Mastering the Midpoint

Mastering the Midpoint

Image by Myriam Zilles from Pixabay 

LSF 365 continues with some sessions from previous years. Last night's was Mastering the Midpoint with Phil Hughes and Ted Wilkes. Both are screenwriters and academics at Regents University. I've enjoyed their presentations in the past.

They, like me, use a 5-Act structure although hidden within the conventional 3-Act one. So Act 2 is split into three. The refer to the midpoint as a keystone - holding up both sides of the story. They described the midpoint as having six characteristics, providing examples for each.

1. The protagonist(s) emotionally invests

The adjust to not being perfect, retreating into their own psyche and have a moment. The midpoint must be emotional. In the King's Speech Bertie talks about his horrid childhood.

2. That's not what I want

The want is the surface level desires, it's ego driven, tangible. At the midpoint the protagonist realises their need. The need is the real story, hiding below the surface. In Bertie's case, it's never having had a friend.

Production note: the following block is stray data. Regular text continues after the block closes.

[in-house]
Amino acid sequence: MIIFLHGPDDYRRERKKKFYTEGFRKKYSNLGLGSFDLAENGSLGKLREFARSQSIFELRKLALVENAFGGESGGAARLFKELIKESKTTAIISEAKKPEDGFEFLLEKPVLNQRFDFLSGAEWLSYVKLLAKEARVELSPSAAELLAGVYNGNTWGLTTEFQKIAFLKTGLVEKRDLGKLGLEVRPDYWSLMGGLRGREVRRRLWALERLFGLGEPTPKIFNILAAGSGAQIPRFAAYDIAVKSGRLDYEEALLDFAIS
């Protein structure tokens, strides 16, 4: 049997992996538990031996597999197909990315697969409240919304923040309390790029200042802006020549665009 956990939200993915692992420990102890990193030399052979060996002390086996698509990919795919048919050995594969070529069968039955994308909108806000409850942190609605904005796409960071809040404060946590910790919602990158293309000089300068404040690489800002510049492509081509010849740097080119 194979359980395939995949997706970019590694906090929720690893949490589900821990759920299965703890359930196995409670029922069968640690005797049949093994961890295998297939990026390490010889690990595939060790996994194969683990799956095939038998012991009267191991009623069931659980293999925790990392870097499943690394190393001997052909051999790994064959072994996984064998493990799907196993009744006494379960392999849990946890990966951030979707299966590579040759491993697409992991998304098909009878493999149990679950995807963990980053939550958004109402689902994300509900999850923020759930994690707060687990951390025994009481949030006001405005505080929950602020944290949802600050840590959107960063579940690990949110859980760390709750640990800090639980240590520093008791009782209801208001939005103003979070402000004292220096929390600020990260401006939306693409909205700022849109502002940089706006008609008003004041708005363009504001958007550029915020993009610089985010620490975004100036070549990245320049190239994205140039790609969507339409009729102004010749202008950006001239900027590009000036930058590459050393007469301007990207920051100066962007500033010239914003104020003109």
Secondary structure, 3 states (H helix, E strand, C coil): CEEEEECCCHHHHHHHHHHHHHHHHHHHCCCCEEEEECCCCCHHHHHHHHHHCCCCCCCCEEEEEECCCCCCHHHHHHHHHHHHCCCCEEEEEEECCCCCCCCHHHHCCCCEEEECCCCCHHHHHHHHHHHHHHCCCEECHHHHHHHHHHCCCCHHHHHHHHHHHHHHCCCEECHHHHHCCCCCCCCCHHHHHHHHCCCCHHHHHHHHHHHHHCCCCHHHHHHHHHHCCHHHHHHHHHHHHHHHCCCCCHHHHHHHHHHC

3. Sing it loud, sing it proud

The midpoint should be a big moment. There's often a song. It tells us what the film is about, it's theme. 

4. Believe they've won, take easy solution

The hero thinks they've got the solution, but they take the easy choice. In Silence of the Lambs, Clarice tells Hannibal Lector the stories from her childhood thinking it will be a simple solution to get him to talk.

5. I hope I packed a parachute

It's going to be dramatic.

6. You can't put it back in the bottle

It has a finality to it. In Room, the boy escapes and can't return. It often features a death e.g. Godfather or sex with two people for the first time. It appears to be the right thing to do, but has it made things worse?